As someone who is impassioned with the health benefits of vitamin D, my vitamin D level has been optimal for years, despite my inherited VDR SNPs. What this means is anyone who has a VDR gene mutation can overcome this defect by raising one’s levels to at least 100 ng/mL (250 nmol/L). In fact, by following my three-nutrient Protocol, you most likely will overcome any vitamin D-related genetic disposition within weeks or months.
Genetic Testing May Be Easier Than You Think
As of 2016, genetic testing is readily accessible and relatively affordable. In fact, you may already have access to some of your key genetic mutations including vitamin D, and it won’t cost you a penny to find out!
If you are one of the two million members of Ancestry.com, you may have already taken its saliva test to ascertain your ethnic heritage. If so, you can run the raw Ancestry.com data through an online database called GeneticGenie.org that is free of charge (donations are gratefully accepted). If you have not done Ancestry.com’s DNA test, you can order one for US$99.
Another popular saliva genetic test is called 23andme. You can order this more expensive test (US$199) to obtain information on many more SNPs. The choice is yours to make. Nonetheless, both companies provide raw data on VDR taq and VDR bsm.
Both Ancestry.com and 23andme.com provide saliva tests that can be done in the privacy of your home. If you are interested in a genetic test, I encourage you to check out the websites.
What is Your Vitamin D Level?
If you think your vitamin D level is sufficient without the need for a simple blood test, please think again. It is rare to see individuals with an optimal vitamin D level of 100 ng/mL (250 nmol/L).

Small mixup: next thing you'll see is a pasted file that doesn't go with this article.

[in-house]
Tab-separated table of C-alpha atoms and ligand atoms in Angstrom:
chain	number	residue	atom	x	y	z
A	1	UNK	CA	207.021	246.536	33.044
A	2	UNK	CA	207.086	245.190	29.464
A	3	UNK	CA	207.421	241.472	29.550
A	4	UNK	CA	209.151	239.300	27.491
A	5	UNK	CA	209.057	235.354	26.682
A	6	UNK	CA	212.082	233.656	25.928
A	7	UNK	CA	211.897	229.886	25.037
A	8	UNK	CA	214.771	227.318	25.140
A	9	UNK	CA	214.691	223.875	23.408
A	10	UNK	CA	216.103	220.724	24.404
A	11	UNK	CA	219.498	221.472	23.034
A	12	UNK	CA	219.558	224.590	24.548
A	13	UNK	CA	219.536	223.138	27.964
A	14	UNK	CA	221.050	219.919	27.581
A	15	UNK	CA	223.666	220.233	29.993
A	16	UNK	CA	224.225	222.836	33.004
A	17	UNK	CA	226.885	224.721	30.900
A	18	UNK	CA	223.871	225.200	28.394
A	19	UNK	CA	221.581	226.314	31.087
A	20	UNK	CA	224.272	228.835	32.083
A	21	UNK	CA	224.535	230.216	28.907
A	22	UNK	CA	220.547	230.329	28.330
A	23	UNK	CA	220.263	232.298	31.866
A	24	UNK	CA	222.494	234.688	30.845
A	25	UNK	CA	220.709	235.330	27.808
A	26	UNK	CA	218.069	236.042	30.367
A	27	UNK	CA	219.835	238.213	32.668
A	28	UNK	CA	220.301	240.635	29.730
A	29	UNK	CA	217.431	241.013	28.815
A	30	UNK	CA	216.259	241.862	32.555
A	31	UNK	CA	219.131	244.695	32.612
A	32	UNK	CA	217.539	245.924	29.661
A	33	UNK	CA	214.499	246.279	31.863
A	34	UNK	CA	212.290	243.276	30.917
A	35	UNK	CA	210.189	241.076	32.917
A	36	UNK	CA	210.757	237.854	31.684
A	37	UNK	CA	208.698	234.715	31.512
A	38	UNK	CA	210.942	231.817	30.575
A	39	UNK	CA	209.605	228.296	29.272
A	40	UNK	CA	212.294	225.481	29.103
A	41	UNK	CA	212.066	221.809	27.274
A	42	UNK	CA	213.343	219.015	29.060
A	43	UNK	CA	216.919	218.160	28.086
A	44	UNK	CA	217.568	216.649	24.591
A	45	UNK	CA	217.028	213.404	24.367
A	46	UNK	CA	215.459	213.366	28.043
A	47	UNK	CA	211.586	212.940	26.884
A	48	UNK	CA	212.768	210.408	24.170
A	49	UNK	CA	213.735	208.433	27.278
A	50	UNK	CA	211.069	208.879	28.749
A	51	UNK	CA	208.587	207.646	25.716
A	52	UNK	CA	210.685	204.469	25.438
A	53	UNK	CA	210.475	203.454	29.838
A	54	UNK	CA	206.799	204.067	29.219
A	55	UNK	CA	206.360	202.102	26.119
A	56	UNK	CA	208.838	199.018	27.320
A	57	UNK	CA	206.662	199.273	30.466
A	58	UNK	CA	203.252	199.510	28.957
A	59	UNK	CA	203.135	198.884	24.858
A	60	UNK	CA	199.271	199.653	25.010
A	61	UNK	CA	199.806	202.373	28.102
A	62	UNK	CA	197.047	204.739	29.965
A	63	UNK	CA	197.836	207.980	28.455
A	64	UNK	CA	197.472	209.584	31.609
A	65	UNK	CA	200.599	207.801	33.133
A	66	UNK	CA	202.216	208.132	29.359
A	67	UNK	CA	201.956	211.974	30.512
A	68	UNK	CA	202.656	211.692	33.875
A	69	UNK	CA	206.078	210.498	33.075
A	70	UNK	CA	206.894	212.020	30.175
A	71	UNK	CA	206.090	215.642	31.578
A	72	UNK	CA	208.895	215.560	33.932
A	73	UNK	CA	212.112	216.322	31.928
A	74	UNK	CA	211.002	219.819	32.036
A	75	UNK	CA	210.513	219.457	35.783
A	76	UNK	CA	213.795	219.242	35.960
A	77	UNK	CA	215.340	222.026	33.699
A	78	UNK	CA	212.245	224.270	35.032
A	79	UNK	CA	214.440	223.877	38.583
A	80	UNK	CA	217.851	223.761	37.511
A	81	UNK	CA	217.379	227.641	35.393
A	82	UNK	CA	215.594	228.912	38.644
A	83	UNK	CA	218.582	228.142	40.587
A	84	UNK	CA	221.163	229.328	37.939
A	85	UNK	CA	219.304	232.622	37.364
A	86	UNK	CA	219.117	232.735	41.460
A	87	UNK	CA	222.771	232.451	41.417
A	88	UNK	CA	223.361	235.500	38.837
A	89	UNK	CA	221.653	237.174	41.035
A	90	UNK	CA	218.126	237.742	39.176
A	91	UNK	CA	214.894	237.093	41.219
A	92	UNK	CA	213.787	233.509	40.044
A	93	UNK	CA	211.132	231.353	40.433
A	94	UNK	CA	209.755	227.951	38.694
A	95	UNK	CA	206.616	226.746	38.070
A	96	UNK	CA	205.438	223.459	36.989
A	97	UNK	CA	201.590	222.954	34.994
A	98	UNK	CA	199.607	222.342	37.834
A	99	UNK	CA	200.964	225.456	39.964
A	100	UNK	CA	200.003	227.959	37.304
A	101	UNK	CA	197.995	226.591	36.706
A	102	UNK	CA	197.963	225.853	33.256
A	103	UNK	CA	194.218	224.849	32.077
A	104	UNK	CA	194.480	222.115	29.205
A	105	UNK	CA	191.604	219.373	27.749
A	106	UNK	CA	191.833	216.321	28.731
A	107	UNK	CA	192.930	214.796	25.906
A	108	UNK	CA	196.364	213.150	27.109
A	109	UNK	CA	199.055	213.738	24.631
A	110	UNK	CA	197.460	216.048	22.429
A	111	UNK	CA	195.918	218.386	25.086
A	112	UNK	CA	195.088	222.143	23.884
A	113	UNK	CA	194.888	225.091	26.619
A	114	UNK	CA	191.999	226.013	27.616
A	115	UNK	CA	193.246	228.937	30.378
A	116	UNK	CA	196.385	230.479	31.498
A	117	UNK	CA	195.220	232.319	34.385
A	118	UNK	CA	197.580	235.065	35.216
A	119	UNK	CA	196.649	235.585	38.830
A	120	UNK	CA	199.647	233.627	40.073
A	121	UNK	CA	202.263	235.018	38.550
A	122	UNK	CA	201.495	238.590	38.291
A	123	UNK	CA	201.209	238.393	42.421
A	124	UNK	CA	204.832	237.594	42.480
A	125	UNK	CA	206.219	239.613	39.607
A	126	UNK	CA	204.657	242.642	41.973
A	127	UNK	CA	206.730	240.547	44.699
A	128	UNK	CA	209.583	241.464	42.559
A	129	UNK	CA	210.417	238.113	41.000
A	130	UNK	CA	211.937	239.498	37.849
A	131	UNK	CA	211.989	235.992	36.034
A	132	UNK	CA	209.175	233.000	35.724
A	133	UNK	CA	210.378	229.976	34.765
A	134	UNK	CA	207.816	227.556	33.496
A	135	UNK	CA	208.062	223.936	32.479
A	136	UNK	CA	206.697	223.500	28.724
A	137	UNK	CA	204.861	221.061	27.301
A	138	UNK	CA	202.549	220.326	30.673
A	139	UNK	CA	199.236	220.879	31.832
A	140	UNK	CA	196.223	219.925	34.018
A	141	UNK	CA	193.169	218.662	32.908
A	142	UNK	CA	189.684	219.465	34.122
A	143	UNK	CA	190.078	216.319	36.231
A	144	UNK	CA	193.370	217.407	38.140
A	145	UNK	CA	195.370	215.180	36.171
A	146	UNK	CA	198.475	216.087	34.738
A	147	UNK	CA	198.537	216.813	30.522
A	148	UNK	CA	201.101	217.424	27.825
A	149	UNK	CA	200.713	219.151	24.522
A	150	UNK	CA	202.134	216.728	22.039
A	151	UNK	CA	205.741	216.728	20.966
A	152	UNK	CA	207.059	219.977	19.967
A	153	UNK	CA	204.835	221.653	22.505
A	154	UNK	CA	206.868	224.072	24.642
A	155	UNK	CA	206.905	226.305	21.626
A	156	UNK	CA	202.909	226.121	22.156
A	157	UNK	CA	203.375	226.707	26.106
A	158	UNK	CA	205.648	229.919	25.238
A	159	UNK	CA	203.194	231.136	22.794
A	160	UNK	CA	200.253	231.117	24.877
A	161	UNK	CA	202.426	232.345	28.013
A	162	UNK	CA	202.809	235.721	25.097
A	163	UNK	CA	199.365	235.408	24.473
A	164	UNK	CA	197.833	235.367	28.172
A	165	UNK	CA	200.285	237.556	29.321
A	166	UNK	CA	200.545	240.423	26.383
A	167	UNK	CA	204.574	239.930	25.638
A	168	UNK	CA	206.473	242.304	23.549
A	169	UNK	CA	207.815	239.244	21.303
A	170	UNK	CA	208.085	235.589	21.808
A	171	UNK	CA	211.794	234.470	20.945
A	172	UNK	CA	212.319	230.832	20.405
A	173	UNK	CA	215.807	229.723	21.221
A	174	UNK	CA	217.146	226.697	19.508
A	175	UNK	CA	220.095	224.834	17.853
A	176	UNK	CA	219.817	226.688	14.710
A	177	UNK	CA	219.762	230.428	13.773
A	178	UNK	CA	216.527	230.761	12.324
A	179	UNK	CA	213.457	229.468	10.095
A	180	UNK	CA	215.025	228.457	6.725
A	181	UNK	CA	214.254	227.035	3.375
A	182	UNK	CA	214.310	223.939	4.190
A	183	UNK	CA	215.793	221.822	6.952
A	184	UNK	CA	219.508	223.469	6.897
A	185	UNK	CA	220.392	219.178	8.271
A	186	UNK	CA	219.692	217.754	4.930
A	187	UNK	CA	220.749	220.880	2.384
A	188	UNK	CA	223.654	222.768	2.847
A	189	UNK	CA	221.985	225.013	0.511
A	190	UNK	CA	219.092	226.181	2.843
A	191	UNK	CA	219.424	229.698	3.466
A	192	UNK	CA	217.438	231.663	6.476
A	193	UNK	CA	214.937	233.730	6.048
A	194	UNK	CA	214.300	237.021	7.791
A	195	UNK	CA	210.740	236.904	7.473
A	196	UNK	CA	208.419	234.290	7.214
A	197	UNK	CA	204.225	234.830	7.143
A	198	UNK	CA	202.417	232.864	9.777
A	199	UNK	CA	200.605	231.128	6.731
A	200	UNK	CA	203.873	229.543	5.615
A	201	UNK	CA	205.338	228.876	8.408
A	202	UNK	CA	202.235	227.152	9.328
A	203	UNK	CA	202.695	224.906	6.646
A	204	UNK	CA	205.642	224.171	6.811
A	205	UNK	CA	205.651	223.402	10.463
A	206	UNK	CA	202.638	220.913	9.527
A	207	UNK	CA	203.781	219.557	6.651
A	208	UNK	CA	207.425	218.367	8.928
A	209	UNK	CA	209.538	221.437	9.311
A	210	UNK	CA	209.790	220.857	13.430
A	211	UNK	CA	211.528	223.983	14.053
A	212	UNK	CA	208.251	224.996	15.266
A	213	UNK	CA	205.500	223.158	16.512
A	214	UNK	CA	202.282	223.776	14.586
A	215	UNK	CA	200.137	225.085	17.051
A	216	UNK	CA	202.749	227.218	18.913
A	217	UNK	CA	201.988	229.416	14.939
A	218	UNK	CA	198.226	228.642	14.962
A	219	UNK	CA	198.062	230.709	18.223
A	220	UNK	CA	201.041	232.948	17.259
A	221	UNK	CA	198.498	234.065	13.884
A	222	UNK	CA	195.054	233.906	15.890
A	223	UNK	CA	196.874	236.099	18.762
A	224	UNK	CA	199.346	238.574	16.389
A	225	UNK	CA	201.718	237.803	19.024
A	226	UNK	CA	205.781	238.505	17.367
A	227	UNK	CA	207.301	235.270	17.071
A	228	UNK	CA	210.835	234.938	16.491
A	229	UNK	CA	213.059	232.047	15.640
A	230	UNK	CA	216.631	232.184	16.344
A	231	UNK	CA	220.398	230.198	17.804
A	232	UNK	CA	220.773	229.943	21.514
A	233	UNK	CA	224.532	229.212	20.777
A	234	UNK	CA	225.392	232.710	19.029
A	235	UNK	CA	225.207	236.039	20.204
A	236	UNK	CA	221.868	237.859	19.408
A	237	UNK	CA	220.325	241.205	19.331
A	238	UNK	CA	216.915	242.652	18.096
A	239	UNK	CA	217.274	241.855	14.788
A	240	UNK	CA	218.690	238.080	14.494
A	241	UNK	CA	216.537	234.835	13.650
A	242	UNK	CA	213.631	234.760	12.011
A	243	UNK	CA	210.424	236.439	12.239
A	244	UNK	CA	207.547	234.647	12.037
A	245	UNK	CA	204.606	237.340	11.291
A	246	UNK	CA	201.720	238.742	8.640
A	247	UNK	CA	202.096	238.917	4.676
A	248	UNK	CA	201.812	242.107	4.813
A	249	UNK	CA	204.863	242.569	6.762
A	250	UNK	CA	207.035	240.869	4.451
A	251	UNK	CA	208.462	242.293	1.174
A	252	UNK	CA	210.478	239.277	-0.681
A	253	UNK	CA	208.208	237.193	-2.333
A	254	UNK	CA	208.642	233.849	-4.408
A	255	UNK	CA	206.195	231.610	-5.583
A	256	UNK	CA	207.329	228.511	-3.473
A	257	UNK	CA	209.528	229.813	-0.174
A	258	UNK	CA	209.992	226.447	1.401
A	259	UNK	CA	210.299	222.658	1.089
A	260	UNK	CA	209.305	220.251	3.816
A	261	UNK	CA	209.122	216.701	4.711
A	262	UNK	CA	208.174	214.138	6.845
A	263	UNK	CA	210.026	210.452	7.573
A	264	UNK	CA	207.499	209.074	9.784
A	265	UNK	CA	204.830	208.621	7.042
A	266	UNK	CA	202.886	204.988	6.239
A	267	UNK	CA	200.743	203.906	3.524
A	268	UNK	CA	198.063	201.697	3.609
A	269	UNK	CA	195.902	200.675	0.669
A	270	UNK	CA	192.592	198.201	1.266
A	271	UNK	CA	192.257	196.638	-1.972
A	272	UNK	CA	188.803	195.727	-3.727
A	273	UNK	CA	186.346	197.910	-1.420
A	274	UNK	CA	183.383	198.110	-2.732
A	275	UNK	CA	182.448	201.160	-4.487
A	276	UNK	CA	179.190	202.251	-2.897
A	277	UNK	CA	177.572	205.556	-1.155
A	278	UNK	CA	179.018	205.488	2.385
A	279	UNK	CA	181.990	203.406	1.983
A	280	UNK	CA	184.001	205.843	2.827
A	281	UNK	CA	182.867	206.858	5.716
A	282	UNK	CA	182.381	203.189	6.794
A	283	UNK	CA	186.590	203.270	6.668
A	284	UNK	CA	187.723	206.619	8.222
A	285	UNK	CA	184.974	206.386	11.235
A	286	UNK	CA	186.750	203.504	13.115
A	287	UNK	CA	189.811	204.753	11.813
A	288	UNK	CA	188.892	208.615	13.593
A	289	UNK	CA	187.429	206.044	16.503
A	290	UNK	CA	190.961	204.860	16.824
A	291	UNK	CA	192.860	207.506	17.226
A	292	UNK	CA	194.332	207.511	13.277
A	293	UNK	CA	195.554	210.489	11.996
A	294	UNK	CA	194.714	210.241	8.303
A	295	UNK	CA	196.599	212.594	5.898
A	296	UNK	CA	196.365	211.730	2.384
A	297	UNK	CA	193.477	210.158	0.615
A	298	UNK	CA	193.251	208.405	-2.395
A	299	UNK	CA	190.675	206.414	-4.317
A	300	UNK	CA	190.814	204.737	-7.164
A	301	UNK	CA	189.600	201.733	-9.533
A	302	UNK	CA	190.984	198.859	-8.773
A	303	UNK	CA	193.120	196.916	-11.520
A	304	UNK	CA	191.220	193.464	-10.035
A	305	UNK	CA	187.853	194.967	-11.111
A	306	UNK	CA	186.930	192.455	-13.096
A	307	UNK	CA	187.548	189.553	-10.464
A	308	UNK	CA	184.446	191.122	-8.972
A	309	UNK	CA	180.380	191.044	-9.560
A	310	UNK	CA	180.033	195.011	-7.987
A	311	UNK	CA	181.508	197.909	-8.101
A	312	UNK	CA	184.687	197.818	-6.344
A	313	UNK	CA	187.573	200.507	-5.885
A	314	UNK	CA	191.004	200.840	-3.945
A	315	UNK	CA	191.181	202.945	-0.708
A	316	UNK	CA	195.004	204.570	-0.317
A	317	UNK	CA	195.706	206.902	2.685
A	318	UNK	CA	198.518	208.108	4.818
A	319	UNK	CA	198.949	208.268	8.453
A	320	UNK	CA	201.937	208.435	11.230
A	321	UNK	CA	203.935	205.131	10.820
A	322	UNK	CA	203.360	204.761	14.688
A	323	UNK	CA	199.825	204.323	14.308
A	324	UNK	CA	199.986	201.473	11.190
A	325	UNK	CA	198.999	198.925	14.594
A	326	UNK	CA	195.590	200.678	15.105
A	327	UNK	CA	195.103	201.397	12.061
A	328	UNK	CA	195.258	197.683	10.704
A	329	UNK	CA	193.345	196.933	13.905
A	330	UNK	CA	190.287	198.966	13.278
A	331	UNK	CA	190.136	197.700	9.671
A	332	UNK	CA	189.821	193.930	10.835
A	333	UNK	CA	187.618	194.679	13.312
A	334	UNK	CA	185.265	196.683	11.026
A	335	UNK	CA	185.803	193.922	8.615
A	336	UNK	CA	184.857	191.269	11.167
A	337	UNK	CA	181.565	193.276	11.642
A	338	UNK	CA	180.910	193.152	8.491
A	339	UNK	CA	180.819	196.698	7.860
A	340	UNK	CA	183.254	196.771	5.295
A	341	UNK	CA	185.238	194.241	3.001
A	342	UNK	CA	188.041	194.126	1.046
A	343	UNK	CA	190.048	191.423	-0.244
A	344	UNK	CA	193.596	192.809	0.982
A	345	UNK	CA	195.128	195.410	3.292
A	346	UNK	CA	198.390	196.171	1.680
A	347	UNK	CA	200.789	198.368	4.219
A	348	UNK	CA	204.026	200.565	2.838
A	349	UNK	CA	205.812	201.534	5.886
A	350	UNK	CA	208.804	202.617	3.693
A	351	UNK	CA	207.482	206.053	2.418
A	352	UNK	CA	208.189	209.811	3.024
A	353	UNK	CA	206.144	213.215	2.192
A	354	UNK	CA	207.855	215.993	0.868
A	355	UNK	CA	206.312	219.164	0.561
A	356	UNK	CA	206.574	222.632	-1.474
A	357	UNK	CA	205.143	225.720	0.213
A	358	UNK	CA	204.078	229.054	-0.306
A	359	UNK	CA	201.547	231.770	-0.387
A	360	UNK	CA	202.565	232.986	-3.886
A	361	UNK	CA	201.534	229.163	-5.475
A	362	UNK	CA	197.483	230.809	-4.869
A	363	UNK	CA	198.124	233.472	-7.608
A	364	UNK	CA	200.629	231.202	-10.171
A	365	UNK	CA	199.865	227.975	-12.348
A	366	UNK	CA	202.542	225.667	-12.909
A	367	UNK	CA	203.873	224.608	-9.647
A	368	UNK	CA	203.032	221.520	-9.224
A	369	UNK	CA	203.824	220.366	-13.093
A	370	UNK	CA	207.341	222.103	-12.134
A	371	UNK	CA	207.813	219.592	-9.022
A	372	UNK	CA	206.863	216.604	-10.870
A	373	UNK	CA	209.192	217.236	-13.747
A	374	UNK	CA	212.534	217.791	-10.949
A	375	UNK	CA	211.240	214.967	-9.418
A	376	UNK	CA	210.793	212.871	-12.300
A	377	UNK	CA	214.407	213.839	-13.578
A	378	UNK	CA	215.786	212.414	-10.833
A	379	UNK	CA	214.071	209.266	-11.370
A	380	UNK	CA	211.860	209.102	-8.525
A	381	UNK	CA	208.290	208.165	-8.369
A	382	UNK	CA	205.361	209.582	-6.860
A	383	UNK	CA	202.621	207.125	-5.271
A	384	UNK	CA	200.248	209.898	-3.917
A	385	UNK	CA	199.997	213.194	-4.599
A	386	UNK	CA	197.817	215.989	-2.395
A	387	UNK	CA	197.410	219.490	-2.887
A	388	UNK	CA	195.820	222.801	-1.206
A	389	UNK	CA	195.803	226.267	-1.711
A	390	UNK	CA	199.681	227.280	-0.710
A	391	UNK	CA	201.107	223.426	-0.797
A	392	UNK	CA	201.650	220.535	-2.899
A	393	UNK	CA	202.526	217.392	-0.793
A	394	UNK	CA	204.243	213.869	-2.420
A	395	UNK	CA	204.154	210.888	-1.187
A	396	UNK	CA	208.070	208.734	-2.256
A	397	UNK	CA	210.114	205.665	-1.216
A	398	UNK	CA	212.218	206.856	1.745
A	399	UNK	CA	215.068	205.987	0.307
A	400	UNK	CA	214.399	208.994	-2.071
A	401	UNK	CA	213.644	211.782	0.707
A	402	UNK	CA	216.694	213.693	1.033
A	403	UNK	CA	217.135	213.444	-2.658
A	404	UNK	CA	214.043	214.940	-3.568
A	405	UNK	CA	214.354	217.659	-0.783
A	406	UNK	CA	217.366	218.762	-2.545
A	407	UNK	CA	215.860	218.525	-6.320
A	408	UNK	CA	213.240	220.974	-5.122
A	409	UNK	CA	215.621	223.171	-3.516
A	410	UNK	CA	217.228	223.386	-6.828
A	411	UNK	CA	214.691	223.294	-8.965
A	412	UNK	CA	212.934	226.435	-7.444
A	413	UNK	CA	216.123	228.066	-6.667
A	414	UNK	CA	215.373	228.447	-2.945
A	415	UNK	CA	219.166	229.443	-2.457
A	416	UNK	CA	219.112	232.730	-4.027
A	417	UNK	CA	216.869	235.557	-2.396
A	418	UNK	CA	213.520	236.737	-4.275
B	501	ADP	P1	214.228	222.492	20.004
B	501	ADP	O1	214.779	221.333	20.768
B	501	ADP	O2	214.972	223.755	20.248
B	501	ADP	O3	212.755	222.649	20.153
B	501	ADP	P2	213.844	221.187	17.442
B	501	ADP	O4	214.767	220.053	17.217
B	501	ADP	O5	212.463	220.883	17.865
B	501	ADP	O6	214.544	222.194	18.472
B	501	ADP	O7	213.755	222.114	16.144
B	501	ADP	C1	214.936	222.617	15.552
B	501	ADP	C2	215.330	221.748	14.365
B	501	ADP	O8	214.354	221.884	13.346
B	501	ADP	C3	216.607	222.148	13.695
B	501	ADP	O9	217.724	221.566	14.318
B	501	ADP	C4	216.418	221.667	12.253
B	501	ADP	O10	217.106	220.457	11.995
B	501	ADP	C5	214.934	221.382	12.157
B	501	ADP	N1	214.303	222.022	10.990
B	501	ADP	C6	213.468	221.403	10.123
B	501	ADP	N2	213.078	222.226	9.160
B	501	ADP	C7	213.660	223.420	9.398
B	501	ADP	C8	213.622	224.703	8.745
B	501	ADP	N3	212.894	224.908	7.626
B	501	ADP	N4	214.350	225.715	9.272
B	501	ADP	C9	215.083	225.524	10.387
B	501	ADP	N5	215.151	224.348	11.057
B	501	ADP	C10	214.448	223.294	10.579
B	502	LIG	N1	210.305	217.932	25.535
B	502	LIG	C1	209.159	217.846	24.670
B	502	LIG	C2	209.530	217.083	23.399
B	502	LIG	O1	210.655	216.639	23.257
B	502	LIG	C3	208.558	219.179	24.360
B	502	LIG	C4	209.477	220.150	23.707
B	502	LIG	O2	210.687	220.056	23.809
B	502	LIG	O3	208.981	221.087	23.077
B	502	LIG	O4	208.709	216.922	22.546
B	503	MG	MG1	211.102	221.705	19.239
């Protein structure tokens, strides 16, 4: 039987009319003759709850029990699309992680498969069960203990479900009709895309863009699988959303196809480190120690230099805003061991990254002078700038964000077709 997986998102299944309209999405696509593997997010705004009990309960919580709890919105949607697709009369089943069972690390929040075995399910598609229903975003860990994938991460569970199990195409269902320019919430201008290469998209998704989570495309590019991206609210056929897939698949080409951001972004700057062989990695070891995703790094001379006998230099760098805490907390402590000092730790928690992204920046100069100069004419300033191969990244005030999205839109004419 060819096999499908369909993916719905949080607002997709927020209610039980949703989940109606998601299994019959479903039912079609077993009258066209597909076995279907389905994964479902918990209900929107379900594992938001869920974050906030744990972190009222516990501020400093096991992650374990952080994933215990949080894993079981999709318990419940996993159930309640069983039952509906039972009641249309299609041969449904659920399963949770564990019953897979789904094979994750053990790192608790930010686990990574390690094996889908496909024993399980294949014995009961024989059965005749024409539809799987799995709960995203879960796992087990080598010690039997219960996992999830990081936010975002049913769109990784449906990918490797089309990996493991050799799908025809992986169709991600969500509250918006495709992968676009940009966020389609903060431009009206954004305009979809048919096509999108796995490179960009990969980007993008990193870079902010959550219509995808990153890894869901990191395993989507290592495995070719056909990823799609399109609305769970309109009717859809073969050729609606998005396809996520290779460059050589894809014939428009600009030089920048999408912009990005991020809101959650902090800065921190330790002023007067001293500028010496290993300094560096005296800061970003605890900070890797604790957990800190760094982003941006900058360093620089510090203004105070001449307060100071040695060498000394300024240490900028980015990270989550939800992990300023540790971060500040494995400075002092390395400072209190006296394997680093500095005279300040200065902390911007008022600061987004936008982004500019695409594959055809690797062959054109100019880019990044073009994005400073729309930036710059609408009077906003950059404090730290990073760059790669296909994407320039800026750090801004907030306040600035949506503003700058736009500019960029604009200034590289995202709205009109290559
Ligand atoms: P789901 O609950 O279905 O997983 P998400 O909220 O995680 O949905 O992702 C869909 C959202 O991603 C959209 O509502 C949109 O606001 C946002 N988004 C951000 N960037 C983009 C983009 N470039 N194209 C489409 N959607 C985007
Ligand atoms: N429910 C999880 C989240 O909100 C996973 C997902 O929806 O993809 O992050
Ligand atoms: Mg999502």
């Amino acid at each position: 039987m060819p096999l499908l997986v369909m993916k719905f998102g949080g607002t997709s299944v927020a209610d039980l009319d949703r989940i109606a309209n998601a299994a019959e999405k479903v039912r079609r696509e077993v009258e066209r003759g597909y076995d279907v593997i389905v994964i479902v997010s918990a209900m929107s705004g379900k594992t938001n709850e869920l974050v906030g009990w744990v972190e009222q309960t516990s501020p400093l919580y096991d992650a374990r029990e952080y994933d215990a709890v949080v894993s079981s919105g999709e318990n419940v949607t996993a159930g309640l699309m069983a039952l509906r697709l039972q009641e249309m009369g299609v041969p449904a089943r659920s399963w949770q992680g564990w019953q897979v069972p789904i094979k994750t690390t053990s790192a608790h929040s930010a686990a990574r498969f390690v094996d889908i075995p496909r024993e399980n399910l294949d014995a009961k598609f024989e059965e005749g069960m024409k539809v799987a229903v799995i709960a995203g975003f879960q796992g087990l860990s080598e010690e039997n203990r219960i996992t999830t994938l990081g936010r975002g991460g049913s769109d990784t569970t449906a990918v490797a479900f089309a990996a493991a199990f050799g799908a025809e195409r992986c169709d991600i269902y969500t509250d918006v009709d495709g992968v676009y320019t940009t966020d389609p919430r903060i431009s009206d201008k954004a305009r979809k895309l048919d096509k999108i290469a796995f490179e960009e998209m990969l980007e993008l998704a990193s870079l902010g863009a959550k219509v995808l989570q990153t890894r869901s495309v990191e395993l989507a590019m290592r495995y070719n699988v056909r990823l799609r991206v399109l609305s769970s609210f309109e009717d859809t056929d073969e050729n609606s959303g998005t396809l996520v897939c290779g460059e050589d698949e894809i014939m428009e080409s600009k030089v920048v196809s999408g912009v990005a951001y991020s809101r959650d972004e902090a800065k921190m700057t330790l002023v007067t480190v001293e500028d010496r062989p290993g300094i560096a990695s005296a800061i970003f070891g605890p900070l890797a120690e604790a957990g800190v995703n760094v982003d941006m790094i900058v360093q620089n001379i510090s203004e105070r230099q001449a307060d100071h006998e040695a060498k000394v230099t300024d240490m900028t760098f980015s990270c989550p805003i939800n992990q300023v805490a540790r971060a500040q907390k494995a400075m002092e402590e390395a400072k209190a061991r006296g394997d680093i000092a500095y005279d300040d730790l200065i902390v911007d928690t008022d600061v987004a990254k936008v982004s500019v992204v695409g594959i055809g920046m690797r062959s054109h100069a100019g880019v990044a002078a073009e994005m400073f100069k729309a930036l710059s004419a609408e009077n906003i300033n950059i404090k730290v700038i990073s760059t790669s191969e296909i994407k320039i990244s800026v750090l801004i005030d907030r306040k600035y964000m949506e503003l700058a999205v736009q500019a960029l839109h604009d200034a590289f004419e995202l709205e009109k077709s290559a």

The vitamin D test of your blood serum is called 25 (OH) vitamin D. You can get this test at your heathcare practitioner’s office or by ordering an at-home test kit. Most insurance plans cover all, or most, of the cost of a vitamin D test.
Once you know your vitamin D level, you may want to raise your level to optimal, assuming it is less than 100 ng/ml (250 nmol/L). The three-nutrient Vitamin D Wellness Protocol may help you raise and maintain your vitamin D level to enjoy improved health.
The Bottom Line
The time to acquiesce to genetic predispositions at the risk of your health and well-being is over. We now have a capability to understand our bodies’ vitamin D genetic composition, as well as the knowledge of how to overcome VDR gene mutations to enjoy Vitamin D Wellness.
In addition to vitamin D, DNA saliva tests provide myriad information about your genetic traits (including methylation and detoxification) and how you can influence them for better quality of life.
(1): taq = Thermus aquaticus; rs731236, risk allele: T>C.
(2): bsm = rs1544410, risk allele: G>A.
(3): Methylation is a vital biochemical process that facilitates both physical and mental health.
(4): Nomenclature for a heterozygous SNP is +/- (inherited from one biological parent); homozygous SNP is +/+ (inherited from both biological parents). If the test states -/-, you have not inherited a particular gene variant.
Author’s Note: Find out more about vitamin D by joining the “Vitamin D Wellness” group on Facebook. Read the award-winning Defend Your Life to discover how you can “Defend Your Life” against a vast array of medical conditions.
Medical Disclaimer: All material on this website is provided for your information only and may not be construed as, nor should it be a substitute for, professional medical advice. The author of this article is not a medical practitioner. Please see Terms and Conditions.